Life’s So Sweet Chocolates does not make the chocolate ‘bean to bars’. The process is to import beans, roast them; grind them; process them. We partner with Guittard Chocolates in Califormia (another family owned business). They process the beans in a way that I, myself would do. I wanted something a little more unique to reflect the flavor of the Fingerlakes. They push the envelope in terms of responsibility. People come in the store and ask about soy free, dairy free, nut free. When we made the decision to be completely fair trade, the soy was removed and became sunflower lecithin – the emulsifier that helps coalesce everything in the chocolate.
I have NO degree in chemistry. My professional degree is in Theater and performing arts. Everything I learned in those 5 years of work in the theater was around administration, marketing, producing and I was a playwrite at one point, actor, understudy. All those experiences cultivate skills that translate into owning a business. I get to go to candy conventions. Those are Awesome!
I also noticed that young people were not being given the tools they need to be productive in their work environment. Life Skills. It takes about a year to fully understand the rhythms of the business. Every season has something different. Christmas is one of our biggest seasons, but so is Valentine’s Day and Easter. My employees receive training to produce the product as well as interact with customers.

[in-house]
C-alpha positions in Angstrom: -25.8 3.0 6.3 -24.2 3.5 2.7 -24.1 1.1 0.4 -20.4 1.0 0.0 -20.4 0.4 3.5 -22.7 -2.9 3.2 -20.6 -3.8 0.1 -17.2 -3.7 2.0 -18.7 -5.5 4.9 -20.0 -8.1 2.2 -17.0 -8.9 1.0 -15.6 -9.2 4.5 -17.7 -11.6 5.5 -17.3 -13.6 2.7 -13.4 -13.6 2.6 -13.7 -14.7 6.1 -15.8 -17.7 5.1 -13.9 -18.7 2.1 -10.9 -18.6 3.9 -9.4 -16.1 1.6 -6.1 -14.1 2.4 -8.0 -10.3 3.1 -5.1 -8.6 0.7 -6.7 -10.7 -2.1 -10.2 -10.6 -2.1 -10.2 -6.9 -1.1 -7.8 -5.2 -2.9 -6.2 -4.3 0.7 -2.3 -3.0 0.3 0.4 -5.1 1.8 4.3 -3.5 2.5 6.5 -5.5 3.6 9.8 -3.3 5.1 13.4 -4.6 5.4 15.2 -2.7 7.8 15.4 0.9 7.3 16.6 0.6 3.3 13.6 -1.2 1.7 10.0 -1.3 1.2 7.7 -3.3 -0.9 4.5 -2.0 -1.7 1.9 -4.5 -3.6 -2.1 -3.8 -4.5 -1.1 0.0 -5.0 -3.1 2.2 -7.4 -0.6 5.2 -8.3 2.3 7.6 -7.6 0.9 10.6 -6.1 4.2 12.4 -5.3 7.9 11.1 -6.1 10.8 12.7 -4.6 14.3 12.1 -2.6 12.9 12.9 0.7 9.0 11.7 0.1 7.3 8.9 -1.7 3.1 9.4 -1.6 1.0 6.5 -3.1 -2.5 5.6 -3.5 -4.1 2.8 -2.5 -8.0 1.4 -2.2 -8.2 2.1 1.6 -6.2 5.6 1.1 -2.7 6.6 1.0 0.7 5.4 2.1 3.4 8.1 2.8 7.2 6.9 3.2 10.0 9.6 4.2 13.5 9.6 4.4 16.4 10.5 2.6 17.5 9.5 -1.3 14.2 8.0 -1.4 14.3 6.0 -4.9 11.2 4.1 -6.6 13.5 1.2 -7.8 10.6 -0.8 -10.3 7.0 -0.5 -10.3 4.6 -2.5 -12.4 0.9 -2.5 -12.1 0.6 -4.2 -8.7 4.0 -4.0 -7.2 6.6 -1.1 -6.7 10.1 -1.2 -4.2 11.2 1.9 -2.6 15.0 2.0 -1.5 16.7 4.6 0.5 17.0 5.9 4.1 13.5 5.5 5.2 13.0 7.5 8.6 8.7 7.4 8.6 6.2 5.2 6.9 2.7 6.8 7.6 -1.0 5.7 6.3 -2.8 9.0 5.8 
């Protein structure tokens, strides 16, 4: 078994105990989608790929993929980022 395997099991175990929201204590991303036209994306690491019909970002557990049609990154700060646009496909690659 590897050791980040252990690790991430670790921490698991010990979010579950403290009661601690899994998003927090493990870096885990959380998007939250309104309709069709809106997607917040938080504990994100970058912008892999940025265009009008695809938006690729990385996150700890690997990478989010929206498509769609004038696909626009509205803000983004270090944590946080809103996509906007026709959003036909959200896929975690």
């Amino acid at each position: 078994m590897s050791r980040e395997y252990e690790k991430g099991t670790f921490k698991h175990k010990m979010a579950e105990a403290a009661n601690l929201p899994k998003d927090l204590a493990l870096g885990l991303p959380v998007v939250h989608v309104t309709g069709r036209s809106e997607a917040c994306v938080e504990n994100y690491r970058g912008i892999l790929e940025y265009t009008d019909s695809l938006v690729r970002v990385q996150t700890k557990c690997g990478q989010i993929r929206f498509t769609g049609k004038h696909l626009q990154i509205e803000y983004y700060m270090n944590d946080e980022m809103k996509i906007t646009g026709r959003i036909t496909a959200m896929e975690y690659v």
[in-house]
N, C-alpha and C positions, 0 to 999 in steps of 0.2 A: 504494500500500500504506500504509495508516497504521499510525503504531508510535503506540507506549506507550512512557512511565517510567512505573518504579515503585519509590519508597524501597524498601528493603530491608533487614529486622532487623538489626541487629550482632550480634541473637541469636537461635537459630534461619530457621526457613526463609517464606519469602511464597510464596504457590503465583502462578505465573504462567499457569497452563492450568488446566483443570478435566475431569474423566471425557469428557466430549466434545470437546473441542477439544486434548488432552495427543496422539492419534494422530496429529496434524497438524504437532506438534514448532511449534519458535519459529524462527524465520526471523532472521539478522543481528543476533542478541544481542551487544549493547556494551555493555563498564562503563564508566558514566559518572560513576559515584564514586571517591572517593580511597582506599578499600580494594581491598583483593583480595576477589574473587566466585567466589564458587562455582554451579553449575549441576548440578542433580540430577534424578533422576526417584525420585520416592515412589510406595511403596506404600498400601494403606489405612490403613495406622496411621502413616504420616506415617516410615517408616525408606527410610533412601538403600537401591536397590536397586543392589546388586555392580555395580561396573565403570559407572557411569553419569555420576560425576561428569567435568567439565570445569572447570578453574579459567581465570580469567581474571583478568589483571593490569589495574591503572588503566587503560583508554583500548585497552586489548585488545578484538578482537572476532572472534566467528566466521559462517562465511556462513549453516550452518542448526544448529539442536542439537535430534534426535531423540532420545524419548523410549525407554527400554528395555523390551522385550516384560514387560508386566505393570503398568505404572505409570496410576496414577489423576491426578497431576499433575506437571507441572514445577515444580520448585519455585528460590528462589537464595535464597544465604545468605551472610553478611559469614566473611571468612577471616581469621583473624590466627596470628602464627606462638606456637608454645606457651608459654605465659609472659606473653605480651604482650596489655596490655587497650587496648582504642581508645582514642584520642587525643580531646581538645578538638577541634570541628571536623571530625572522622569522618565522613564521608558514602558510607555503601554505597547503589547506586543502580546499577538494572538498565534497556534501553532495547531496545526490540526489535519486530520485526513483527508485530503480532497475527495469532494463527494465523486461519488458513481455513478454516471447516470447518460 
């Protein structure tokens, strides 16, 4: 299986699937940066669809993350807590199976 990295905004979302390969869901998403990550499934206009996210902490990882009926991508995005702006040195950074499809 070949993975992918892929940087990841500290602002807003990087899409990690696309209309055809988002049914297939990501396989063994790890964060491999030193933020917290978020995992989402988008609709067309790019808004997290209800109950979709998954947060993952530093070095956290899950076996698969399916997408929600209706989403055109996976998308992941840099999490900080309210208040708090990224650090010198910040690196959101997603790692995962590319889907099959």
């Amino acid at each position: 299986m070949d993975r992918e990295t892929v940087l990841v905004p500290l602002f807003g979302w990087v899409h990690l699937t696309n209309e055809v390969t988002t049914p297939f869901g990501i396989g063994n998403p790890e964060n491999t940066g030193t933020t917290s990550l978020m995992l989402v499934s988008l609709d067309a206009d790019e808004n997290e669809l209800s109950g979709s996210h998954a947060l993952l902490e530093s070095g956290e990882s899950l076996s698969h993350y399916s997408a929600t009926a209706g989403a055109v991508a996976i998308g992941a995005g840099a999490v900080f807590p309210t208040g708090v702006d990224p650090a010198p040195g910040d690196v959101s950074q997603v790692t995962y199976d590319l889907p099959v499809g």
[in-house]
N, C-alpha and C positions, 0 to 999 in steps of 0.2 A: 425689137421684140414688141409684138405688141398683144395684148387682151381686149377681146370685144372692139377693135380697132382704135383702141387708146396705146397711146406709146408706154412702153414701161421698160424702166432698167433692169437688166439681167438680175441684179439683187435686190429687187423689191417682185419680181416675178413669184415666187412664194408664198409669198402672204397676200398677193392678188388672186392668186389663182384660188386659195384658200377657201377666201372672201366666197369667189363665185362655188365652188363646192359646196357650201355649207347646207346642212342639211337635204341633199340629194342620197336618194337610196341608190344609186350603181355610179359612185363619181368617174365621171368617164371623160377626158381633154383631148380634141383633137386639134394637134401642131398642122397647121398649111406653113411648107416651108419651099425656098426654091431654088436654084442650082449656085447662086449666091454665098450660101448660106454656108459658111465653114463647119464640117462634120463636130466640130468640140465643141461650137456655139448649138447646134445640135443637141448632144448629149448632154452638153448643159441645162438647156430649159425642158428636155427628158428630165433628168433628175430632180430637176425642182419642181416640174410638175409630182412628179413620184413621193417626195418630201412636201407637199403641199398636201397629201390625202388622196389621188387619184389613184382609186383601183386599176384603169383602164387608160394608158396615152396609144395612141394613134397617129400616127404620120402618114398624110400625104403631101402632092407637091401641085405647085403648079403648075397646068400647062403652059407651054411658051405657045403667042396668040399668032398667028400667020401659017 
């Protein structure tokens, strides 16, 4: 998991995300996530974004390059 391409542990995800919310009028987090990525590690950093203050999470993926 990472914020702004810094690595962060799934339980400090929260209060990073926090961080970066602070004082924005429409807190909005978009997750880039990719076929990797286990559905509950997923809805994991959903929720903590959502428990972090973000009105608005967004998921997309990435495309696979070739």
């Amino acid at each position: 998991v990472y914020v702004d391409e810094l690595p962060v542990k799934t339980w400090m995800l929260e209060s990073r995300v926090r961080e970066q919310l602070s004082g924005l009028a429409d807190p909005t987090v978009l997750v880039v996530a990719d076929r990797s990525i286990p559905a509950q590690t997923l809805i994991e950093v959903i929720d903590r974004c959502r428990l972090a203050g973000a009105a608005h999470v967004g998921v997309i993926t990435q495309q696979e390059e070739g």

In order for me to take a step back and be a better mom to my daughter, I had to make a decision NOT to be producing the chocolate all by myself. When I first opened my Trumansburg store, it was all me for the first 4 months – selling, producing, cleaning – everything. It was a lot of work. As the business has grown and I have grown, I now employ a head confectioner. They had to really convince me that they were the right person for the job. The person before them was with me for 4 years.
What have been your greatest achievements?
“We are still here”! That is a culmination of a lot of different things. I am particularly fond of the fact that people continue to come back to discover what we have every season. It’s not so much about achieving as it is the journey and making sure we are ‘still on it’. As a small business not wanting to be a franchise it’s a struggle AND an achievement.
What have been your greatest struggles, either personally or in business?